Saturday, April 1, 2023

Gospel Reflection John 11:45-56

Today’s Gospel reading gives us a spiritual x-ray of Jesus’ opponents. Through these words, we see what causes their souls to become brittle and broken. To take one verse as an example, some of those who saw Jesus raise Lazarus from the dead say “If we leave him alone, all will believe in him, and the Romans will come and take away both our land and our nation." Sin fractures and divides, even the mind against itself. 

Jesus’ opponents somehow pass directly over the raising of a dead man to life after four days, and immediately turn the focus on themselves and their selfish ambitions. They are concerned about losing ‘their’ land, as if it were not God to whom it ultimately belonged. They refer to Israel in the posessisve sense as ‘their’ nation, when it was God’s people from the very beginning, a posession, at it were, of God. They would rather squabble for scraps off the Roman table then to receive with gladness the Lord acting among them in more powerful ways than ever before. They want to rule in the penurious city of man instead of dwelling in the City of God.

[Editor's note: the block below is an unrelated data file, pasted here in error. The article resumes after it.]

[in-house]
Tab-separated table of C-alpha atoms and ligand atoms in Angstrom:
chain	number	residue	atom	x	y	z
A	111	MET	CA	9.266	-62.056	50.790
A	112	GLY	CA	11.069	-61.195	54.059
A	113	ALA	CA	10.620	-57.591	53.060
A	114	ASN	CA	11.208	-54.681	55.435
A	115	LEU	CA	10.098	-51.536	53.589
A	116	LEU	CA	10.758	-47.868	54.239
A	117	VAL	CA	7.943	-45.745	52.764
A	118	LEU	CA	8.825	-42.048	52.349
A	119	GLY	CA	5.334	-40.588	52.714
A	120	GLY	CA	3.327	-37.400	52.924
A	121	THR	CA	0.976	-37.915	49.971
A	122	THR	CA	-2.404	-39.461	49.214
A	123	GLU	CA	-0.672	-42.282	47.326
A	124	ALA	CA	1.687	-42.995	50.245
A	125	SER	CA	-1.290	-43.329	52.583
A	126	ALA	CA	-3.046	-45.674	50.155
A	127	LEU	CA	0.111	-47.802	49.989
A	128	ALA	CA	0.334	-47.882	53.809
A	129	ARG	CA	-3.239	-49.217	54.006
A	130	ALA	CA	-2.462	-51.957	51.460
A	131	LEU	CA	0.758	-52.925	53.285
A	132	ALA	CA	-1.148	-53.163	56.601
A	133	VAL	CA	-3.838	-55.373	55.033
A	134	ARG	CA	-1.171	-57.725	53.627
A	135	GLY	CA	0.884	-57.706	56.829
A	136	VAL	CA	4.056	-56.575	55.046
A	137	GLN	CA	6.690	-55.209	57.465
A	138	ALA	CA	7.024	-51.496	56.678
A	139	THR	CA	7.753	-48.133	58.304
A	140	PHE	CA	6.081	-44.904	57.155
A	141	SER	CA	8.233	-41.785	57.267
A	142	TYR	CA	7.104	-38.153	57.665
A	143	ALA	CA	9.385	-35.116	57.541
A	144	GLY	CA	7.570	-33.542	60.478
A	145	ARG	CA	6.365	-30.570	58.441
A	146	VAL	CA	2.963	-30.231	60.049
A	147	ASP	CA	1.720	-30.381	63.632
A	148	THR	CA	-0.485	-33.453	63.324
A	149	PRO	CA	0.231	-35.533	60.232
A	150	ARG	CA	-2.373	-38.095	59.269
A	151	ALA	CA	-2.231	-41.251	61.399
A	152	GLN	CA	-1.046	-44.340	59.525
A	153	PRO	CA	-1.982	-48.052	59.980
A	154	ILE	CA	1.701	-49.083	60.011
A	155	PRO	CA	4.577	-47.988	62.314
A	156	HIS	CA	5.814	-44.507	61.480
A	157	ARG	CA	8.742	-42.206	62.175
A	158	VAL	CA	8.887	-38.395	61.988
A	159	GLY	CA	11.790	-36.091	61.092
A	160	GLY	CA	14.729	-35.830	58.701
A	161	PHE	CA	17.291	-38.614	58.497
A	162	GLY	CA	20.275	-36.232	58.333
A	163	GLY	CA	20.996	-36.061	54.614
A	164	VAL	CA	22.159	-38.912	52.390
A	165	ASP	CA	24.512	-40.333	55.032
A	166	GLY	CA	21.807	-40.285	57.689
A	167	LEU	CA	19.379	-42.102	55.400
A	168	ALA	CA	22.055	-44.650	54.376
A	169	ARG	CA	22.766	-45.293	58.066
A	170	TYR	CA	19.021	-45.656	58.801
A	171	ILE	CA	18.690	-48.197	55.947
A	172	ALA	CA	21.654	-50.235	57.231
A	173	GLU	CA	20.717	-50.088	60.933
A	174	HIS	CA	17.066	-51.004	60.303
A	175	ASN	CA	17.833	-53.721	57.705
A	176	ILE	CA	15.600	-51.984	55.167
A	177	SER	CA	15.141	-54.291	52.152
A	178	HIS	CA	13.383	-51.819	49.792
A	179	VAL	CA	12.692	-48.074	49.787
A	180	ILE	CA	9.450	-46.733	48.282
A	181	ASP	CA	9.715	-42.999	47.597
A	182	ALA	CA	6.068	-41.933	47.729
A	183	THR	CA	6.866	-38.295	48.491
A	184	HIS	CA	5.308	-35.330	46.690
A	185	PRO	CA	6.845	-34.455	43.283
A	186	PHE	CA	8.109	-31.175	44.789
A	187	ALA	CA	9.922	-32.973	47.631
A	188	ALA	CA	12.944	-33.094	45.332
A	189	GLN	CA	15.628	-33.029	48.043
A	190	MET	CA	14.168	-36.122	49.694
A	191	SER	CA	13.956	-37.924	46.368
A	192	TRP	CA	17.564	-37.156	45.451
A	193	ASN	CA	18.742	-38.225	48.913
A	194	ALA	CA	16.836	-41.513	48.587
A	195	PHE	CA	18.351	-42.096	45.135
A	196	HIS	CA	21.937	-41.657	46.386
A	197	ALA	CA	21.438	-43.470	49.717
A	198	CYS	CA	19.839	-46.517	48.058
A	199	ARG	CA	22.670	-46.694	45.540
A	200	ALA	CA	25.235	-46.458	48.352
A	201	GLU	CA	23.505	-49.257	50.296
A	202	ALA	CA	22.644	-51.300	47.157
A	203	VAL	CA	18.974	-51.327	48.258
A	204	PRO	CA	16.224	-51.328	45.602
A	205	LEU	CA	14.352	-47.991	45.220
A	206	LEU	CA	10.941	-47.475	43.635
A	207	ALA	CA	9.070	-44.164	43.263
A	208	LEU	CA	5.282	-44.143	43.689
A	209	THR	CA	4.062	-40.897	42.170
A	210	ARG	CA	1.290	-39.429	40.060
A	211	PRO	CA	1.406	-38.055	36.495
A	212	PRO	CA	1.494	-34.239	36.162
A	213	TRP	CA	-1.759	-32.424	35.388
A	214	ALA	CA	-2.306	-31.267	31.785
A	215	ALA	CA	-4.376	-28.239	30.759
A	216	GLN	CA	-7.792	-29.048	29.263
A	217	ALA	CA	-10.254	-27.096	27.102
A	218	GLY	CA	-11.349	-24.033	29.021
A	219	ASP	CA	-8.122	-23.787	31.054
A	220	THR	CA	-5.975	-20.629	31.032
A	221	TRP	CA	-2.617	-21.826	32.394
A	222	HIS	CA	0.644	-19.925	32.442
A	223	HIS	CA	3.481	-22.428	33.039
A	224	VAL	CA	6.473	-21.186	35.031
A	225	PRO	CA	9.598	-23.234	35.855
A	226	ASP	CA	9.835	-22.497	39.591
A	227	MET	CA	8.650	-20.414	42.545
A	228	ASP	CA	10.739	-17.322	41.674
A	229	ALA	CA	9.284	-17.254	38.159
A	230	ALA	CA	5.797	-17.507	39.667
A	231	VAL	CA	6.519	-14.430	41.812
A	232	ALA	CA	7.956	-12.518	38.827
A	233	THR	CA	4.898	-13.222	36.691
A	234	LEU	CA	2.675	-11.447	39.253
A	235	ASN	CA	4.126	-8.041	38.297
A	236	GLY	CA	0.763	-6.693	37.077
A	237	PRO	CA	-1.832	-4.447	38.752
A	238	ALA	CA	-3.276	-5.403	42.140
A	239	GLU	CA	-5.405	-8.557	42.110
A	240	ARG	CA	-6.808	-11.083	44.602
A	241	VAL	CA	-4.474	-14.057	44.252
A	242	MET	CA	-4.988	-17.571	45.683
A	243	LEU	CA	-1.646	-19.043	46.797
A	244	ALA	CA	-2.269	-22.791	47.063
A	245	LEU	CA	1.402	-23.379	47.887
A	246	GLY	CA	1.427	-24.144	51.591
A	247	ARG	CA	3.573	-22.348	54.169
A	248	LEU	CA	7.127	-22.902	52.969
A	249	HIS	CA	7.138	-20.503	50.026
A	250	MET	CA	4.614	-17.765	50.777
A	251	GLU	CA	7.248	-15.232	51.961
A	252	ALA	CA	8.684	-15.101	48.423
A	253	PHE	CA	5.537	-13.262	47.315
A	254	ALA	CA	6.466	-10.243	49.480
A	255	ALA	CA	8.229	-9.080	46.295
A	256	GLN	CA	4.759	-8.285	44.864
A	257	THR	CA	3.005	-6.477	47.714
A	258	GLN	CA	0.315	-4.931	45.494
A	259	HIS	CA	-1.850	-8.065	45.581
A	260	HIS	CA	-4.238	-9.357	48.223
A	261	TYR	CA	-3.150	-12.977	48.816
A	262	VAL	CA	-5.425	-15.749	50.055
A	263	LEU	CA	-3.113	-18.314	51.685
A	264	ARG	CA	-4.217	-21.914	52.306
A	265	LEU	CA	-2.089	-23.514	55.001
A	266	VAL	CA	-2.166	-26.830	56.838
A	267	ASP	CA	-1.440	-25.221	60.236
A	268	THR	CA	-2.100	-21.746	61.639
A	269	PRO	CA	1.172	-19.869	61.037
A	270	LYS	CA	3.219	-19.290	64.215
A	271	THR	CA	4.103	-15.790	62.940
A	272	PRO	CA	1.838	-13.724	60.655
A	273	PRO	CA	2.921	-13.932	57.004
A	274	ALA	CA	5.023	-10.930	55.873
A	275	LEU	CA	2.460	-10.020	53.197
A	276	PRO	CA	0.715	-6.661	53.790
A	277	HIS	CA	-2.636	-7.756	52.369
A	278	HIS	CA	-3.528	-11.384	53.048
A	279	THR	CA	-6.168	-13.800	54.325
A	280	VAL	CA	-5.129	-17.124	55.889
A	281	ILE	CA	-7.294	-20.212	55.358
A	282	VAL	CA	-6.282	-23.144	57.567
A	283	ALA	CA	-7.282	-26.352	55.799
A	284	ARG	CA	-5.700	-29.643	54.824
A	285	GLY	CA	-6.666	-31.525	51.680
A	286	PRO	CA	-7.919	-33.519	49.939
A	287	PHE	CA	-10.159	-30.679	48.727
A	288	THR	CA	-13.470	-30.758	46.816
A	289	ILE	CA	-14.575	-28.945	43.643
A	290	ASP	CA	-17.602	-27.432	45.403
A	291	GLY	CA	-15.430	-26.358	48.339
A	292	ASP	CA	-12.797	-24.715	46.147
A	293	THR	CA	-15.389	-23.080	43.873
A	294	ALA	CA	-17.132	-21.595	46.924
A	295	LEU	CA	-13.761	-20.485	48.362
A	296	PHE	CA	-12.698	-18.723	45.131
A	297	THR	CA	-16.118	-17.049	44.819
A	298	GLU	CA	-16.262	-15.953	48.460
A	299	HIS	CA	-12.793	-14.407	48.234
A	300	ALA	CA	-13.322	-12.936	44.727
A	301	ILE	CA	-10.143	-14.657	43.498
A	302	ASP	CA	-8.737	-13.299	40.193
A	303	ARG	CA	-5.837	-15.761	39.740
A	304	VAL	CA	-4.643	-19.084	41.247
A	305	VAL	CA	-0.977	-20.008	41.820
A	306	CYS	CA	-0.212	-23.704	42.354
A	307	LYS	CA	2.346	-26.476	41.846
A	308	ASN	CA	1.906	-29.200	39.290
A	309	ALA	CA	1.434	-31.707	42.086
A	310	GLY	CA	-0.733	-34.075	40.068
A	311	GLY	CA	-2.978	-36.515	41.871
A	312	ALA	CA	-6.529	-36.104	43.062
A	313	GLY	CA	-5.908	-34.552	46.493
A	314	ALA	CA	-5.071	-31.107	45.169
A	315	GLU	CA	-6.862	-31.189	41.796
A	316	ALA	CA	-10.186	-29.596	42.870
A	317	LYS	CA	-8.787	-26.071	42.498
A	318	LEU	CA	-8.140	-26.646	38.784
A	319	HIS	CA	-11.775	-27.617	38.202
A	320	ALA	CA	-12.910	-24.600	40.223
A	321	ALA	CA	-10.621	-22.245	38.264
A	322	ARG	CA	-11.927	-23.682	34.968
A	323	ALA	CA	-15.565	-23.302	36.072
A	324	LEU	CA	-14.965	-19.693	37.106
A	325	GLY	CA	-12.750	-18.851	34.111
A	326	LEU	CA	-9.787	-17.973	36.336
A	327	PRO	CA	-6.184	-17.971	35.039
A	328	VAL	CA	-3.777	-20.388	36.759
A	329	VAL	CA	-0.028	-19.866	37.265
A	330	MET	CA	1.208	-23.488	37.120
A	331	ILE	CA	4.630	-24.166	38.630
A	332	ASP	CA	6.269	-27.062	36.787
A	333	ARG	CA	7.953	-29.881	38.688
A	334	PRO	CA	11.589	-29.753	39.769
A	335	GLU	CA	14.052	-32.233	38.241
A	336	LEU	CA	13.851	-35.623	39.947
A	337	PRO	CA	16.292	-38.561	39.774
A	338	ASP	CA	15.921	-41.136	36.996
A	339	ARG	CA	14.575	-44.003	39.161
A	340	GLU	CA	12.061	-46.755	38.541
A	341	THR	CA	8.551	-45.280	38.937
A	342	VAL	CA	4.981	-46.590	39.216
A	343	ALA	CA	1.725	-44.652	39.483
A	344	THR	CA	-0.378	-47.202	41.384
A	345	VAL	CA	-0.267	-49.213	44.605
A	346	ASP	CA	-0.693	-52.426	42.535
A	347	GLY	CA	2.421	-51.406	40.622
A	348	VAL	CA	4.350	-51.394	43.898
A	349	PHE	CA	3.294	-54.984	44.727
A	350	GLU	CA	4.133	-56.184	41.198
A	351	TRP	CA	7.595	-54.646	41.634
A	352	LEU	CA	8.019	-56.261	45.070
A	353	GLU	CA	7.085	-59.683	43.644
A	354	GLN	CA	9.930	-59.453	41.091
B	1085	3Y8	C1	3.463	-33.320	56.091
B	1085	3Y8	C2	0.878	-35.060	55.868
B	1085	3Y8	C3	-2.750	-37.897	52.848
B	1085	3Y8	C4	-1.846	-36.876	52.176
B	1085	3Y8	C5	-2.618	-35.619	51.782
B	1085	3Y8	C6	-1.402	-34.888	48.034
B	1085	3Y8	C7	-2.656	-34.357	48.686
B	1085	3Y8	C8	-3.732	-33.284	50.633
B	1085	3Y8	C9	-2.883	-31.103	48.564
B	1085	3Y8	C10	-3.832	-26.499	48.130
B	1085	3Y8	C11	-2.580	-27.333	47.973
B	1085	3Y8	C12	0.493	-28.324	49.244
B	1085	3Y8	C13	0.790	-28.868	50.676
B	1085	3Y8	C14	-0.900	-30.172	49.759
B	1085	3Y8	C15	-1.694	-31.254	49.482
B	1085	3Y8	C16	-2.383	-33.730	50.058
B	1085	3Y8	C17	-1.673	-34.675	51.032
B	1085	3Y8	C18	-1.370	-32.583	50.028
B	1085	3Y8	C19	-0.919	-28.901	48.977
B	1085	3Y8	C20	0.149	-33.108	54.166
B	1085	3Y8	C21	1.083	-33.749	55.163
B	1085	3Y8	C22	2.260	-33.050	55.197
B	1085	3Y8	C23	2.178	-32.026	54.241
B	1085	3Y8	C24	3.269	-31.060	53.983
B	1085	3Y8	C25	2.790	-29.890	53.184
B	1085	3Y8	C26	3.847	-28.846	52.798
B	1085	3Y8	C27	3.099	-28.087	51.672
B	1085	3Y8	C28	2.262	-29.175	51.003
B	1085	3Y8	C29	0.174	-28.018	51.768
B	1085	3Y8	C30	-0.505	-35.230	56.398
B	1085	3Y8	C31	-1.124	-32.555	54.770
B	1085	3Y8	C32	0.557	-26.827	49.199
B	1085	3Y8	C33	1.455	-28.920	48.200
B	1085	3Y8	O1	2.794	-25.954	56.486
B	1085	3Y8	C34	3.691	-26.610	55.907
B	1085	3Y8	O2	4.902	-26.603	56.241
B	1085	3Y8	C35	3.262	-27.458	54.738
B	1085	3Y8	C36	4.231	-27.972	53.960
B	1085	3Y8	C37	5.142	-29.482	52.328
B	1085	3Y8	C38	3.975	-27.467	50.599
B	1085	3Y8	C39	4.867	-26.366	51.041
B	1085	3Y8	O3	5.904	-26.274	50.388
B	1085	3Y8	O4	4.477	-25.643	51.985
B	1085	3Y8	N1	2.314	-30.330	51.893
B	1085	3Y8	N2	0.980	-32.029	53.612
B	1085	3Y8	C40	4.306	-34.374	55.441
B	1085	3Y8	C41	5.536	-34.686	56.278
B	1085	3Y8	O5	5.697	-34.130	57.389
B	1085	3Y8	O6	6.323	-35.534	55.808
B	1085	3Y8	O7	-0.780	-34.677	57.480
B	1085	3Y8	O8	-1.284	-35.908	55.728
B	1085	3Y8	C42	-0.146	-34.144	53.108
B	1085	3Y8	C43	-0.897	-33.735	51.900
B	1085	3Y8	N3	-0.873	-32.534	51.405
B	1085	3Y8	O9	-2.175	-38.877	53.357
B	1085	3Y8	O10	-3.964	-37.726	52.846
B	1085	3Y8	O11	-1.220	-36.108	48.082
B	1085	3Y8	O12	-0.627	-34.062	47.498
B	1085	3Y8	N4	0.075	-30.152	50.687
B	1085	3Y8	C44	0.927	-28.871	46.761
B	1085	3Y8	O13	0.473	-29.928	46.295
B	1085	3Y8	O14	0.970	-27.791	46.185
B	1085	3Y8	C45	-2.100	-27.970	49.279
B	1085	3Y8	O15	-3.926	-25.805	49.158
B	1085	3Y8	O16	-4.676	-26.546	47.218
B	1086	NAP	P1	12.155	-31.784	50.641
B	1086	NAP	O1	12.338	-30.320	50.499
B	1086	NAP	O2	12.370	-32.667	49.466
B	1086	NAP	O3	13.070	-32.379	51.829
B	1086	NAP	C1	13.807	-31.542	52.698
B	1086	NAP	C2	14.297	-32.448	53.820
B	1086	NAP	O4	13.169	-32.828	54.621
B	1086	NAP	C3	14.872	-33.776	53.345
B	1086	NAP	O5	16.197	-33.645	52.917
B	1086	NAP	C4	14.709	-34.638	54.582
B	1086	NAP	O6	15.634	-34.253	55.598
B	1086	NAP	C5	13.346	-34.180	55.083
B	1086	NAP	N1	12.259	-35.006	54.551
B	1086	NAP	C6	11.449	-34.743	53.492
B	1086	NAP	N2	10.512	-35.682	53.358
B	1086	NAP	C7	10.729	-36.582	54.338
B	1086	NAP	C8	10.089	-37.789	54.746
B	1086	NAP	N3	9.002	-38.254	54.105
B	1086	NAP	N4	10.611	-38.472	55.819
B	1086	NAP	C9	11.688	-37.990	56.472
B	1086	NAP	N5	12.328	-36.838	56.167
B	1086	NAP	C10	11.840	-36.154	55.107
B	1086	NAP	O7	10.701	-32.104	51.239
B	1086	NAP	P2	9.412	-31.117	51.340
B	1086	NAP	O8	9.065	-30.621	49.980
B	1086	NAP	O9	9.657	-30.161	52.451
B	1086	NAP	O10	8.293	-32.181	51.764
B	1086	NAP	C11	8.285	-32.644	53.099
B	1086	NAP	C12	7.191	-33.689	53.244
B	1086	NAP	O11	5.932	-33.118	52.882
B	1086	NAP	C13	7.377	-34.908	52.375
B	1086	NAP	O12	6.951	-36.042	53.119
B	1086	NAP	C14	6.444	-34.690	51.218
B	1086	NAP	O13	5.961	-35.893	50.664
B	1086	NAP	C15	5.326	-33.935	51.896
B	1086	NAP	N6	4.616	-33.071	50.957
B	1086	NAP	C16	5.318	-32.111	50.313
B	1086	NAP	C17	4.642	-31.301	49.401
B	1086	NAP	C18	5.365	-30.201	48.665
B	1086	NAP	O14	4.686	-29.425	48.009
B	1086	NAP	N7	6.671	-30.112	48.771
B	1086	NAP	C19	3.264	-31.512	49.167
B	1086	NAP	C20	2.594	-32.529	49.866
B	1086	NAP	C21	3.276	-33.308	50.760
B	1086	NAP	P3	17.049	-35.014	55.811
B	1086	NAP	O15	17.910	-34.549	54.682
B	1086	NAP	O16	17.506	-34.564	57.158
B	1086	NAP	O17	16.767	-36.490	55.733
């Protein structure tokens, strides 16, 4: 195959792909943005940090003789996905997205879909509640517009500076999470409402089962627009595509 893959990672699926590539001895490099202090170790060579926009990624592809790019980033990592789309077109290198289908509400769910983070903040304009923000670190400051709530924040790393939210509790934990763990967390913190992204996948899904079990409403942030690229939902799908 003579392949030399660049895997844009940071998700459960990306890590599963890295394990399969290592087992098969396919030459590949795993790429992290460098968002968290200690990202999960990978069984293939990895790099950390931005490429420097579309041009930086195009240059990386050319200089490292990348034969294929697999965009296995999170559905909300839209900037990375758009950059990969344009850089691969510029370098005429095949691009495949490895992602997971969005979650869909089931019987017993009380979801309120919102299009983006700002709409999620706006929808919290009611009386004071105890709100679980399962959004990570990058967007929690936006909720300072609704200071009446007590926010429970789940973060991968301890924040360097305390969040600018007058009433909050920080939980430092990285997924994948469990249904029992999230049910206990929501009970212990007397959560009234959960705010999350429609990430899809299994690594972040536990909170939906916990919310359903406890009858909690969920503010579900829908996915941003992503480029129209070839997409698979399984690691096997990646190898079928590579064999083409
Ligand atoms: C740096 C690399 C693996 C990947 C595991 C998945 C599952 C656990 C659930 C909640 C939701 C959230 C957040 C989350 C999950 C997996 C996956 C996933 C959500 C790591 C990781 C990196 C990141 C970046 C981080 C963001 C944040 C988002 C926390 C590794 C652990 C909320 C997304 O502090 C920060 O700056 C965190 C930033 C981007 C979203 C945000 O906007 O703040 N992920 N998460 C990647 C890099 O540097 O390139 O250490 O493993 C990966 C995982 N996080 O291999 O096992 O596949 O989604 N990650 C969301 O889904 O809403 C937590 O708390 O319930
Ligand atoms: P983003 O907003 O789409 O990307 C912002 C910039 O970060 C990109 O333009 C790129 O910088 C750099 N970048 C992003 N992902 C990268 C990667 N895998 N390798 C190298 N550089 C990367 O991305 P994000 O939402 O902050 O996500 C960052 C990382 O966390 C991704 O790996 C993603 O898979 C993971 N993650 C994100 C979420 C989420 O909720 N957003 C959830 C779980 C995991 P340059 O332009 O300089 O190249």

One of the chief defects of the sin contangion is that man sees himself in competition with God. Either I do something or God does it. If God is acting, then I am not. If God is in control, then I have no control. Sin causes us to see God as a threat to our autonomy. He becomes a threat to our motivations and devices. These are all false dichotomies, brought about by an errant collapsing of the Creator/creature distinction. 

The Incarnate Son of God demonstrates in His very Person that God and man, God and creation itself, are not in competition with one another. But this idea is precisely what exacerbates the anxiety of Jesus’ adversaries. They see God progressively encroaching on their territory, now too close for comfort. The entire order by which they have directed their lives is demonstrably undermined and instead of yielding and cooperating with grace, they decide take up arms against it. They fail to see that, at bottom, grace and nature are never in real competition with one another. Conflicts are only superficial, and will eventually melt away in the light of the divine Son. 

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